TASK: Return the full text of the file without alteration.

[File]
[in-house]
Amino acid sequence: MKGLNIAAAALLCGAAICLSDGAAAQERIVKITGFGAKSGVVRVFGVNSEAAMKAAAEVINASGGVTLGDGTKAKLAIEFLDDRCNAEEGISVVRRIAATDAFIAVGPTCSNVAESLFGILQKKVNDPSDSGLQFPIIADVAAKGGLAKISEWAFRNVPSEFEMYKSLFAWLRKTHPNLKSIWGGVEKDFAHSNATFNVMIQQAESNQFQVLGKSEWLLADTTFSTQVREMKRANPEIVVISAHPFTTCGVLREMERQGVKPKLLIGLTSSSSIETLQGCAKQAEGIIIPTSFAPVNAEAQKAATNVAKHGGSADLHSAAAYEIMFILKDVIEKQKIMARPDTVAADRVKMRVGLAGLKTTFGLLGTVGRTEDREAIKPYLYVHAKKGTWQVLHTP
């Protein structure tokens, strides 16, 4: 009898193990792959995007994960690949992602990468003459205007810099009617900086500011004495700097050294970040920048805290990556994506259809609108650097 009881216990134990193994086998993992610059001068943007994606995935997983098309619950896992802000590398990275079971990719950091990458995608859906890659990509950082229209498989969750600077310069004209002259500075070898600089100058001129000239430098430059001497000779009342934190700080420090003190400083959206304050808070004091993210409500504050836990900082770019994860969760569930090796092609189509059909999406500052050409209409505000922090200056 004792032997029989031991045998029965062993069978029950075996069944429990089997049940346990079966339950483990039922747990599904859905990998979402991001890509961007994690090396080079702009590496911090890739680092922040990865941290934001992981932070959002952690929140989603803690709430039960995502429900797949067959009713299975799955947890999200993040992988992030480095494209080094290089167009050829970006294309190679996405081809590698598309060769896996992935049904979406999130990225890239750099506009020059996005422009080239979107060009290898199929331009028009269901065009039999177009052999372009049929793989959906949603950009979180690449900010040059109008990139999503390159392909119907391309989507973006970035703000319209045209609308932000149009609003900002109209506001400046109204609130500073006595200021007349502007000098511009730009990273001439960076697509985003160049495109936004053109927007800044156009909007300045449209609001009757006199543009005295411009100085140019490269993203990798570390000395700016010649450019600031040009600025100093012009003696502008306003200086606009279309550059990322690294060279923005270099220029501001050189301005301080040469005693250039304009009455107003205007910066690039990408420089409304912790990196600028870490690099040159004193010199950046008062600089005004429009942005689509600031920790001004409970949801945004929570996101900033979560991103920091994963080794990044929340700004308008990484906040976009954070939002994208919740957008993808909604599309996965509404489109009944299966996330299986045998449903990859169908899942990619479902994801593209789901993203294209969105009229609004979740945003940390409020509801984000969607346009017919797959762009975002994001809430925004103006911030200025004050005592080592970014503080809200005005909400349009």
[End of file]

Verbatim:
[in-house]
Amino acid sequence: MKGLNIAAAALLCGAAICLSDGAAAQERIVKITGFGAKSGVVRVFGVNSEAAMKAAAEVINASGGVTLGDGTKAKLAIEFLDDRCNAEEGISVVRRIAATDAFIAVGPTCSNVAESLFGILQKKVNDPSDSGLQFPIIADVAAKGGLAKISEWAFRNVPSEFEMYKSLFAWLRKTHPNLKSIWGGVEKDFAHSNATFNVMIQQAESNQFQVLGKSEWLLADTTFSTQVREMKRANPEIVVISAHPFTTCGVLREMERQGVKPKLLIGLTSSSSIETLQGCAKQAEGIIIPTSFAPVNAEAQKAATNVAKHGGSADLHSAAAYEIMFILKDVIEKQKIMARPDTVAADRVKMRVGLAGLKTTFGLLGTVGRTEDREAIKPYLYVHAKKGTWQVLHTP
């Protein structure tokens, strides 16, 4: 009898193990792959995007994960690949992602990468003459205007810099009617900086500011004495700097050294970040920048805290990556994506259809609108650097 009881216990134990193994086998993992610059001068943007994606995935997983098309619950896992802000590398990275079971990719950091990458995608859906890659990509950082229209498989969750600077310069004209002259500075070898600089100058001129000239430098430059001497000779009342934190700080420090003190400083959206304050808070004091993210409500504050836990900082770019994860969760569930090796092609189509059909999406500052050409209409505000922090200056 004792032997029989031991045998029965062993069978029950075996069944429990089997049940346990079966339950483990039922747990599904859905990998979402991001890509961007994690090396080079702009590496911090890739680092922040990865941290934001992981932070959002952690929140989603803690709430039960995502429900797949067959009713299975799955947890999200993040992988992030480095494209080094290089167009050829970006294309190679996405081809590698598309060769896996992935049904979406999130990225890239750099506009020059996005422009080239979107060009290898199929331009028009269901065009039999177009052999372009049929793989959906949603950009979180690449900010040059109008990139999503390159392909119907391309989507973006970035703000319209045209609308932000149009609003900002109209506001400046109204609130500073006595200021007349502007000098511009730009990273001439960076697509985003160049495109936004053109927007800044156009909007300045449209609001009757006199543009005295411009100085140019490269993203990798570390000395700016010649450019600031040009600025100093012009003696502008306003200086606009279309550059990322690294060279923005270099220029501001050189301005301080040469005693250039304009009455107003205007910066690039990408420089409304912790990196600028870490690099040159004193010199950046008062600089005004429009942005689509600031920790001004409970949801945004929570996101900033979560991103920091994963080794990044929340700004308008990484906040976009954070939002994208919740957008993808909604599309996965509404489109009944299966996330299986045998449903990859169908899942990619479902994801593209789901993203294209969105009229609004979740945003940390409020509801984000969607346009017919797959762009975002994001809430925004103006911030200025004050005592080592970014503080809200005005909400349009």